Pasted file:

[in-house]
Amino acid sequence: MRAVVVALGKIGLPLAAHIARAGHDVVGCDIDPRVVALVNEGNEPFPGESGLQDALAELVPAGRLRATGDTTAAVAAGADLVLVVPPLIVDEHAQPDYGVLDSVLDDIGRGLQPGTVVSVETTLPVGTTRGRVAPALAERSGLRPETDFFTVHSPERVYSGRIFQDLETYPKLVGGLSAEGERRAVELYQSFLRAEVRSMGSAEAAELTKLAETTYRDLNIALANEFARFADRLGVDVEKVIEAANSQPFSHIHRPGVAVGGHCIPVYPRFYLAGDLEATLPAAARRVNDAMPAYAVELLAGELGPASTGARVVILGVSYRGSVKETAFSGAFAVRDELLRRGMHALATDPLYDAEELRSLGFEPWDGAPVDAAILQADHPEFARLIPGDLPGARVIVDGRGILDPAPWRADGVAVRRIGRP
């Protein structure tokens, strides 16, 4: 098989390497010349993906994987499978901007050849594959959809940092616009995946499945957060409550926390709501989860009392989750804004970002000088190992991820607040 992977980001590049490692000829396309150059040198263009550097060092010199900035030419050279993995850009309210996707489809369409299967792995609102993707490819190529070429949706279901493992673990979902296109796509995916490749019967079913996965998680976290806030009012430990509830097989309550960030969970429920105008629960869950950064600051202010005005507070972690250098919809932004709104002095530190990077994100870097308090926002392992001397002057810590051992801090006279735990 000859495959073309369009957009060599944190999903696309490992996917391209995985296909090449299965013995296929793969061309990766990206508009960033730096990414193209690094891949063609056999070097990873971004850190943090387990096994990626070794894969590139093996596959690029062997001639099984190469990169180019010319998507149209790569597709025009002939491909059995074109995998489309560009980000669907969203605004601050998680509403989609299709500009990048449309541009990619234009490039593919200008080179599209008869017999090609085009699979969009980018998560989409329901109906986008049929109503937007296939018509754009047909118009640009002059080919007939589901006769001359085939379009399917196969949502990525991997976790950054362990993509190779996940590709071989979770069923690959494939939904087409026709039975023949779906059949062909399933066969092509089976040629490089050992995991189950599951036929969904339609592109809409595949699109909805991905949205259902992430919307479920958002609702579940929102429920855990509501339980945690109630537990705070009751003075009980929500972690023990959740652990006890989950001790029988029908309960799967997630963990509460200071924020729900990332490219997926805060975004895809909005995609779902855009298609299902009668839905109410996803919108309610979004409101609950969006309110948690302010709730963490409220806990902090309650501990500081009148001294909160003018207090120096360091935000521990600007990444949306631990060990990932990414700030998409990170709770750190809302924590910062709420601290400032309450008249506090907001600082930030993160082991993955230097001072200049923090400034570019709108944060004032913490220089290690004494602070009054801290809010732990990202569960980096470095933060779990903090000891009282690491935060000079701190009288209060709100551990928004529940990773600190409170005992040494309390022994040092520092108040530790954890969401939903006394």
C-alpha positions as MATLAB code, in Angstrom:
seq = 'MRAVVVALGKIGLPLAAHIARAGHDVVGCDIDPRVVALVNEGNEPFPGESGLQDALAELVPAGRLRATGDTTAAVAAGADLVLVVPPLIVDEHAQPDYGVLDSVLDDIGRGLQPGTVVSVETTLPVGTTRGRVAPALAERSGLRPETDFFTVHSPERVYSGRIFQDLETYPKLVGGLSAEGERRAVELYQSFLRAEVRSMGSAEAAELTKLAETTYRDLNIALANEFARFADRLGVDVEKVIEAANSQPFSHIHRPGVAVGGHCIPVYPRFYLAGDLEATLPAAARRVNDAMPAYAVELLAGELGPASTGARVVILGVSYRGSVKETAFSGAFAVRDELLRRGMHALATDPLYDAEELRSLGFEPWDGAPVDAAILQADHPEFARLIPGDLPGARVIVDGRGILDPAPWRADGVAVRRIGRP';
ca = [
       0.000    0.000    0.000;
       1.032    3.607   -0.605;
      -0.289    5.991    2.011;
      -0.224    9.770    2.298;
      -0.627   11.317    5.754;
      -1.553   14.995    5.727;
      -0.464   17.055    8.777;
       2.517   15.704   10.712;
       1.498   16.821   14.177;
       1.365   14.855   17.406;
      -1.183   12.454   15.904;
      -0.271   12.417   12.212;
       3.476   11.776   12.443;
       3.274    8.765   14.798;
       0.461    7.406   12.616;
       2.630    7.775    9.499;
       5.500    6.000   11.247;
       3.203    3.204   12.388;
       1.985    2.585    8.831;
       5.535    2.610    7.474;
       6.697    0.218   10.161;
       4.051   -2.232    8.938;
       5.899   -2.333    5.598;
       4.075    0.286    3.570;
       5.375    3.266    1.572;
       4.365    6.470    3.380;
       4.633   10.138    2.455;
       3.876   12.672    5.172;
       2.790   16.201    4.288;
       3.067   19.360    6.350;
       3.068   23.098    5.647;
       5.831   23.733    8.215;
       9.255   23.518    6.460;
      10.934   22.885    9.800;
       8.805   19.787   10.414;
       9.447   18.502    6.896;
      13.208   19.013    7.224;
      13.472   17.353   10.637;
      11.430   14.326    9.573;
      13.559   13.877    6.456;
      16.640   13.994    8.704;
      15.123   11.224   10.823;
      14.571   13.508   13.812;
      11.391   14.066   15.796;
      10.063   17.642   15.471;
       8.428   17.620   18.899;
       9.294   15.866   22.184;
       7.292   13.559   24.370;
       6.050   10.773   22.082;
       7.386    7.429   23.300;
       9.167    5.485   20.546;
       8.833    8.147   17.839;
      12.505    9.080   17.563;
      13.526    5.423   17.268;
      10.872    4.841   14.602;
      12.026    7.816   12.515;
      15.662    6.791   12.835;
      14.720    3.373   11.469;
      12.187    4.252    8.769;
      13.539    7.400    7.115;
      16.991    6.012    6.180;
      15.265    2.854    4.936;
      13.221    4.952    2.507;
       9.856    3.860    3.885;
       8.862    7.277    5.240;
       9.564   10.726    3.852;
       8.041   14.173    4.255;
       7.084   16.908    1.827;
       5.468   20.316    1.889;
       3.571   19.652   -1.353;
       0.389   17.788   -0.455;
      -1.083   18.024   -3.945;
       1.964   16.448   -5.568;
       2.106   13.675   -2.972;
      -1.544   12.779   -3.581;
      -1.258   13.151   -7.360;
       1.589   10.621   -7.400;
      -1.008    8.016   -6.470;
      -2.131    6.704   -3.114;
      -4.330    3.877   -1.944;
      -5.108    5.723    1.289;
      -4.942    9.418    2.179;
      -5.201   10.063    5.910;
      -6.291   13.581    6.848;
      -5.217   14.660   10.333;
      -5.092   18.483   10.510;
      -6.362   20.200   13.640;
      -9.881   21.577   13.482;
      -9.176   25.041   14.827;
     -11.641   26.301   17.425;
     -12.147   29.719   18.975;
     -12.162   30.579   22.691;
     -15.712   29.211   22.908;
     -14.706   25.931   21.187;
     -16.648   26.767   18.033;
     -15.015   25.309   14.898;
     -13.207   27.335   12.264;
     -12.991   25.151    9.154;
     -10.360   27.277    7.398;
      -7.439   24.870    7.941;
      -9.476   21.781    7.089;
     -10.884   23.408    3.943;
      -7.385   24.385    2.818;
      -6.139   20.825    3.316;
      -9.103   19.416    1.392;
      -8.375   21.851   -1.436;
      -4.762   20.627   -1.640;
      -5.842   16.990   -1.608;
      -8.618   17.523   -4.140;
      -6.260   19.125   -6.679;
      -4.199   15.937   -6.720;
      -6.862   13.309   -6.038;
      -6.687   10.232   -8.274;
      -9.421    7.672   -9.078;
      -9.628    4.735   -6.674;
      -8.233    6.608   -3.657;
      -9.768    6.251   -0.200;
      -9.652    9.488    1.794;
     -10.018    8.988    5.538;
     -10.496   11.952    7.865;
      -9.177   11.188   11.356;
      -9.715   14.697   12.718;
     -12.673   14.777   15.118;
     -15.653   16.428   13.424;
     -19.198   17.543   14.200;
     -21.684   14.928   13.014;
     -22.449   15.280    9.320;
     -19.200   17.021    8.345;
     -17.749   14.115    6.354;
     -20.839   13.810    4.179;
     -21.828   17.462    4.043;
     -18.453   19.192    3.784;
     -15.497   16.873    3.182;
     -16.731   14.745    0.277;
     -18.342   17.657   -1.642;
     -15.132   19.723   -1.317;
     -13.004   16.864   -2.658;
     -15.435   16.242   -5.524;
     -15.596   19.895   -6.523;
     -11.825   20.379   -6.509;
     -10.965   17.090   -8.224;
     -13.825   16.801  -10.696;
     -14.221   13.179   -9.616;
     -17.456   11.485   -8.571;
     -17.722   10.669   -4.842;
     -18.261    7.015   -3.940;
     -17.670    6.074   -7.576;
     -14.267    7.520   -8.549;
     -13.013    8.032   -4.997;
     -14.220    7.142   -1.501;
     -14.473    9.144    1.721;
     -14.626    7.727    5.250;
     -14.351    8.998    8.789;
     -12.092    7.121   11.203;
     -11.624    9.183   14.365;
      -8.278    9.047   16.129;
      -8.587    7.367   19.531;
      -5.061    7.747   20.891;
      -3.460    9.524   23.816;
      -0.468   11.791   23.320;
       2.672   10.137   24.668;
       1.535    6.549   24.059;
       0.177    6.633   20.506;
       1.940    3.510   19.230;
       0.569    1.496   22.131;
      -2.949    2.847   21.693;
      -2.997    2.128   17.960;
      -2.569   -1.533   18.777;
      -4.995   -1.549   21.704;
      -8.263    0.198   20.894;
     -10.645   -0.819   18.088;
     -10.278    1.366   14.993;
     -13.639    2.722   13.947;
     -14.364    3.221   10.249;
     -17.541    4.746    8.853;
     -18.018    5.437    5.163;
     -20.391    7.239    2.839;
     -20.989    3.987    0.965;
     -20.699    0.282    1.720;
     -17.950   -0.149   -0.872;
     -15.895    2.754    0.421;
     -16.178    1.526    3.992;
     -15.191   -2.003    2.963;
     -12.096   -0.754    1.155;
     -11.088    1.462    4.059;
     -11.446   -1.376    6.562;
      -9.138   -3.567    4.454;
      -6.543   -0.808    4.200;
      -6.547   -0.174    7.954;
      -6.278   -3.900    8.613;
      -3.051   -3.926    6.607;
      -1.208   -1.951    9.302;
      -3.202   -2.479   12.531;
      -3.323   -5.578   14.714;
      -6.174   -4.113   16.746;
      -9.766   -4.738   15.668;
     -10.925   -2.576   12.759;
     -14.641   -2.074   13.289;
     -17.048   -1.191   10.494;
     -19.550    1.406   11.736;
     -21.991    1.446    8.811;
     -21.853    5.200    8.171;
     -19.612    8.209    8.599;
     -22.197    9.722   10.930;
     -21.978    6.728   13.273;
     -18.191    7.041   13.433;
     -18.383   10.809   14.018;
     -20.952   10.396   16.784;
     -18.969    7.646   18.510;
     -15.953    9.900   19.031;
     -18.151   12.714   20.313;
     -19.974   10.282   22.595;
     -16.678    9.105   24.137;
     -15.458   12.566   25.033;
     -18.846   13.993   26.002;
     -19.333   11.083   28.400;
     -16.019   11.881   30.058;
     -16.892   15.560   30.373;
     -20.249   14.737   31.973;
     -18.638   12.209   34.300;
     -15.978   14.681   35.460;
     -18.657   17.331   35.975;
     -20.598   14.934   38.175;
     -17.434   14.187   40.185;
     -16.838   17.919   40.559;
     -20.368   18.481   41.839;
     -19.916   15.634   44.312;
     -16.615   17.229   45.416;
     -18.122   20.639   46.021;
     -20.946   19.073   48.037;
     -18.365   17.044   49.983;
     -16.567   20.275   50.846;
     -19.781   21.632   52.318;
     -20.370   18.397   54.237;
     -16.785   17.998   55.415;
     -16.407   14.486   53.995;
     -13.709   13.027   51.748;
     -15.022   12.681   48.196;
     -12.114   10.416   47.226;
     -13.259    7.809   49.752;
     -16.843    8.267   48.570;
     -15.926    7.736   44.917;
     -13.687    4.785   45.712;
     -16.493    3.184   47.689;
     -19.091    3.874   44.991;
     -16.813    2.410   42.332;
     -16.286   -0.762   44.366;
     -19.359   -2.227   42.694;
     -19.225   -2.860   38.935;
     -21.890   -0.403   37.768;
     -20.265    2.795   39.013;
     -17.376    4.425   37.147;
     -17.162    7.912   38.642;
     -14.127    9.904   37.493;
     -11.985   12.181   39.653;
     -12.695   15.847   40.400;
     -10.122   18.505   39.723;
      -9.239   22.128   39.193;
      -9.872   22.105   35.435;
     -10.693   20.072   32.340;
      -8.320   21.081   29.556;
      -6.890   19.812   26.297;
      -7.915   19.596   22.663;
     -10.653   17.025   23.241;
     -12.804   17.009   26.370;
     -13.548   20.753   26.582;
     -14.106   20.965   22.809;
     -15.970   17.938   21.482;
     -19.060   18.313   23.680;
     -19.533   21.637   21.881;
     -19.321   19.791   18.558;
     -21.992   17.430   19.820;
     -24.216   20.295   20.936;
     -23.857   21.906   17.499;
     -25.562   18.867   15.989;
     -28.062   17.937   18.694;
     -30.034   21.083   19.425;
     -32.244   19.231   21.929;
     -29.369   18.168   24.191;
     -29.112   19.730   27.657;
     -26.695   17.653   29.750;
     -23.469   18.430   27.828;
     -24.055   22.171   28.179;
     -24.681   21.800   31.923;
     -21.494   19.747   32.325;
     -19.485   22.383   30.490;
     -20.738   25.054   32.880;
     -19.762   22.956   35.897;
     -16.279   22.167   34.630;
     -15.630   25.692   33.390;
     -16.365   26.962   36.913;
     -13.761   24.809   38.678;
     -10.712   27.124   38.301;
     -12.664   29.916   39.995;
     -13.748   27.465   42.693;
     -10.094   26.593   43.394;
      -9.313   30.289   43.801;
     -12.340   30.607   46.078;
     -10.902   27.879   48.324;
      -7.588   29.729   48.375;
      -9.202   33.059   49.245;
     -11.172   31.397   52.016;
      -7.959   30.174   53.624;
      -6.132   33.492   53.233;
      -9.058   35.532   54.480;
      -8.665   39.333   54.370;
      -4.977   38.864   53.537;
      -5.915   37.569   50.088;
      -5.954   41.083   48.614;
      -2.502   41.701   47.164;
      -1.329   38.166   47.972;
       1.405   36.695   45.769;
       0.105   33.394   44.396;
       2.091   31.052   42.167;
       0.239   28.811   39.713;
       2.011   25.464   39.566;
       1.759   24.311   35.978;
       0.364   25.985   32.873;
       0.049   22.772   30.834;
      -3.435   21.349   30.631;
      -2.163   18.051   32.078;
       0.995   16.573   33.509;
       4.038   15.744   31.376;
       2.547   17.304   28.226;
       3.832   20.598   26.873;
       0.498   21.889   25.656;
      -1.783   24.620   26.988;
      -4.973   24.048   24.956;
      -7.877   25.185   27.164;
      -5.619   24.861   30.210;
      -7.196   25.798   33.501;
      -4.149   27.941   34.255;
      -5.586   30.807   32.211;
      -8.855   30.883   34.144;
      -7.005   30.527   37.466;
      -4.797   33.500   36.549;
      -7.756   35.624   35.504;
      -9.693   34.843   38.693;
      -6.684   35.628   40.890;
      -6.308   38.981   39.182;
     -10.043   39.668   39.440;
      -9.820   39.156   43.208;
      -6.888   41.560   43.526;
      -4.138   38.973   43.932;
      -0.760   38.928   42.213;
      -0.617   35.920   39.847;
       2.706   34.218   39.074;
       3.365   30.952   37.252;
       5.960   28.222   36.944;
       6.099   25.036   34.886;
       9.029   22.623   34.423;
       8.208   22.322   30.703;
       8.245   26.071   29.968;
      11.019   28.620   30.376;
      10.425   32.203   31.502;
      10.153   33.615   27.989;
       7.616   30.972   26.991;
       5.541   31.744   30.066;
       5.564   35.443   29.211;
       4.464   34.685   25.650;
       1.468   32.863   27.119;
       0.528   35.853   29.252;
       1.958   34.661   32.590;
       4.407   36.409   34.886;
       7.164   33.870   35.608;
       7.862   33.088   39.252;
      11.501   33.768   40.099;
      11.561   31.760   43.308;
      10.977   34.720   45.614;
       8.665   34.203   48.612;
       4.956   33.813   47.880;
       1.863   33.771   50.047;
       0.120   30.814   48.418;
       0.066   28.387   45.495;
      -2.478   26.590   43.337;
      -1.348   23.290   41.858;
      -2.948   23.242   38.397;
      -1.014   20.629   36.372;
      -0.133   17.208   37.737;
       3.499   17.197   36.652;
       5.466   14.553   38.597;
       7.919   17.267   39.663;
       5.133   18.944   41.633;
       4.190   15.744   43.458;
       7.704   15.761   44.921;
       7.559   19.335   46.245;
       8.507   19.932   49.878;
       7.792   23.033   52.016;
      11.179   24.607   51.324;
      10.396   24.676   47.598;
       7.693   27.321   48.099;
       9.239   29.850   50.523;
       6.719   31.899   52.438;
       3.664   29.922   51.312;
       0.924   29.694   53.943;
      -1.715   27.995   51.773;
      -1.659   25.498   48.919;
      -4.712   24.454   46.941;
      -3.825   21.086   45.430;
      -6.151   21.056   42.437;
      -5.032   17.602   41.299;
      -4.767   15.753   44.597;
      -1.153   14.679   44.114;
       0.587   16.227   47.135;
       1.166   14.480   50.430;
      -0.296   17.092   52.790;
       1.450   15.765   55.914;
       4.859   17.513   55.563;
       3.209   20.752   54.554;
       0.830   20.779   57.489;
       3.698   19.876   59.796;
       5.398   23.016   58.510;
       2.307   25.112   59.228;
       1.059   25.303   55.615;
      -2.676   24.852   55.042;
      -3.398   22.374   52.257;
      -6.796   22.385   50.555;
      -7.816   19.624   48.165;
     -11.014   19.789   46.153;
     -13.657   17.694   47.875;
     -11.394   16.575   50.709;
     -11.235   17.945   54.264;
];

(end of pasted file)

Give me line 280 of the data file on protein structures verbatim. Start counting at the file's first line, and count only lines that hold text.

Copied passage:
     -23.857   21.906   17.499;